Vessels are objects which are infused with Sekhem as part of the ancient magic of Irem. According to the Arisen, vessels are instruments of the Judges' will, lesser than the mummies but still a part of the pattern of Fate. There are two types of vessels: vestiges and relics. Vestiges are repositories of unrefined Sekhem which hold memories of those that created them. Mummies use vestiges to recapture their forgotten memories and reestablish themselves (in game terms, mummies who encounter clues to their past get experience points that can be spent on increasing their Memory ratings).
Relics are more powerful and focused vessels with mystical abilities that mummies can use by expending Pillars, although a rare few can be used by anyone, including mortals. These powerful artifacts fall into five categories (see below) and have drawback curses associated with using them. For the Arisen, however, their mystical techniques learned through their guilds allow them to use their guild's favored vessels without invoking the drawback.
The five categories of relics are...
- Amulets: Jewelry, seals, obelisks and other items which typically grants Skills and Merits to the user at the cost of penalties to other abilities.
- Effigies: Images of people, objects, areas, or classes of things which can be changed to affect the thing they represent in the same way. When activated, effigies also affect the target to their own ends as well.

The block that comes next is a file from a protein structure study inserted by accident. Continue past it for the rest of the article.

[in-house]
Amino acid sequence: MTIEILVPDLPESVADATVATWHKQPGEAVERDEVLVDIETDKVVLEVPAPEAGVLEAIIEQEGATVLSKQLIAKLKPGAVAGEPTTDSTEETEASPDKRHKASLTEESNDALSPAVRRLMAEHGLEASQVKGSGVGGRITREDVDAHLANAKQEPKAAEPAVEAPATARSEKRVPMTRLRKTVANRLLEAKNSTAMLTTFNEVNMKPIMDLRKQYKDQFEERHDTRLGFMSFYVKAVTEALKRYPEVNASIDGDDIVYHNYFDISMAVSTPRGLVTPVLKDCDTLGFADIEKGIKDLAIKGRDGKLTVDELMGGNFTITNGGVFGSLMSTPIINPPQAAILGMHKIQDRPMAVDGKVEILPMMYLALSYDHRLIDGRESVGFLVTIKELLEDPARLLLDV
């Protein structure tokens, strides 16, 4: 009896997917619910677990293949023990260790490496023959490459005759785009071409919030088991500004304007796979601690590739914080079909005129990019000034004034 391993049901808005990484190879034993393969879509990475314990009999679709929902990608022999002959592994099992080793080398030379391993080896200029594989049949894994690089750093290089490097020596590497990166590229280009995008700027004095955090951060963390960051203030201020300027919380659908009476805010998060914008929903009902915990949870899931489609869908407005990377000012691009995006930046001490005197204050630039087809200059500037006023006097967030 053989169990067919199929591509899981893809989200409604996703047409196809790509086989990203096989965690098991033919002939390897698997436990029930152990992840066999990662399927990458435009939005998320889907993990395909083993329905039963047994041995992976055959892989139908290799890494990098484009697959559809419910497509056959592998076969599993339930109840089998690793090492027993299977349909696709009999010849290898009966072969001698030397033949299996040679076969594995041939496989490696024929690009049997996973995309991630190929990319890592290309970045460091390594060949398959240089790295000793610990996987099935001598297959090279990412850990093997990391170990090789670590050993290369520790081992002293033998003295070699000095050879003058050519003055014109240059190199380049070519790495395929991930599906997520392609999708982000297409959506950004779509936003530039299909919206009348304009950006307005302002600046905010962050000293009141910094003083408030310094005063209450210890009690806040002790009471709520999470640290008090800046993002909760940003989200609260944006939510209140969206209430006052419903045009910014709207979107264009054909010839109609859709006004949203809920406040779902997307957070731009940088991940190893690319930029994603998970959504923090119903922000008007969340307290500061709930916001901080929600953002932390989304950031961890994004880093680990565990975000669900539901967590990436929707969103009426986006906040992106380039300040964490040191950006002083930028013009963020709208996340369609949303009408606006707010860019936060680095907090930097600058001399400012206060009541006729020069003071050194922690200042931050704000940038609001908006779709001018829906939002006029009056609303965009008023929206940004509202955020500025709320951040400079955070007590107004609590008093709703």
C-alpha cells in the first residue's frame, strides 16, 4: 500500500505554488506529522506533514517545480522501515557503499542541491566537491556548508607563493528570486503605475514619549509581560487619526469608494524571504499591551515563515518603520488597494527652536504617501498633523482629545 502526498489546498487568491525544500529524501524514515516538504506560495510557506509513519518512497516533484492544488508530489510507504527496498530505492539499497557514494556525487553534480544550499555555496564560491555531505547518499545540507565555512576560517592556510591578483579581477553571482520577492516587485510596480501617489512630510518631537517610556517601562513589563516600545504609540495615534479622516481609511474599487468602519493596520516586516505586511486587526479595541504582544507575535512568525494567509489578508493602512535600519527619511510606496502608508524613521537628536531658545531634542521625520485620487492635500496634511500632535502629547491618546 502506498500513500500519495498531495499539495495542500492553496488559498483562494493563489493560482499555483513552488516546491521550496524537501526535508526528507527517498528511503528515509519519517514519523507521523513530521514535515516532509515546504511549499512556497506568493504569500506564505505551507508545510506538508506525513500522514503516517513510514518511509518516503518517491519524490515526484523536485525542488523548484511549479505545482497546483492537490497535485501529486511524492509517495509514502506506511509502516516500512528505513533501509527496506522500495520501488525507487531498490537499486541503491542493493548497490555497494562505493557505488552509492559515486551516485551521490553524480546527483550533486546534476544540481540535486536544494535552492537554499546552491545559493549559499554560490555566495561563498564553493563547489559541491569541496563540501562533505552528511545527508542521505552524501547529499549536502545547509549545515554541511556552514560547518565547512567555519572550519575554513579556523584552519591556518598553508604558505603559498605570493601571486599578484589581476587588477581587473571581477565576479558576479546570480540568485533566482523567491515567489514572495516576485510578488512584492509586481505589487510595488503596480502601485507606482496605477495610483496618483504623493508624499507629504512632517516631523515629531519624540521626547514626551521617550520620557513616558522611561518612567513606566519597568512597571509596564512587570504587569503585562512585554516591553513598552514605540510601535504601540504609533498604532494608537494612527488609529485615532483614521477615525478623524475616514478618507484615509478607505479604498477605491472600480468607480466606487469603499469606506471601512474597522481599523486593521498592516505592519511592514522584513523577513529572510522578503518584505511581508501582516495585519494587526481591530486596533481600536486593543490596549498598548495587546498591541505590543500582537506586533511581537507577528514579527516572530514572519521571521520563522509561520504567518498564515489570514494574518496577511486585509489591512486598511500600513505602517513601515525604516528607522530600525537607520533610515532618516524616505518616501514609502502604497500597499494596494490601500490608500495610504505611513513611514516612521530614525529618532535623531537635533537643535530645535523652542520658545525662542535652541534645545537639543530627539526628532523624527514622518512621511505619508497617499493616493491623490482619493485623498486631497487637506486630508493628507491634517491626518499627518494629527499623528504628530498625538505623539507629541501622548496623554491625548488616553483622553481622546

- Regia: Alchemically transformed objects using Iremite magic and now bearing magic bound into their very form. When used, though, they corrupt and drain living things around them like poison.
- Texts: Papyrus scrolls, carved pillars, or other means of writing these magical words rearrange the world around them when used, but they also affect the minds of those nearby.
- Uter: Living or once living objects like animal skins, insects preserved in amber, or mummified body parts which affect or enhance qualities of themselves or their users. While they allow the mummy to exceed in one aspect, though, they typically disrupt another.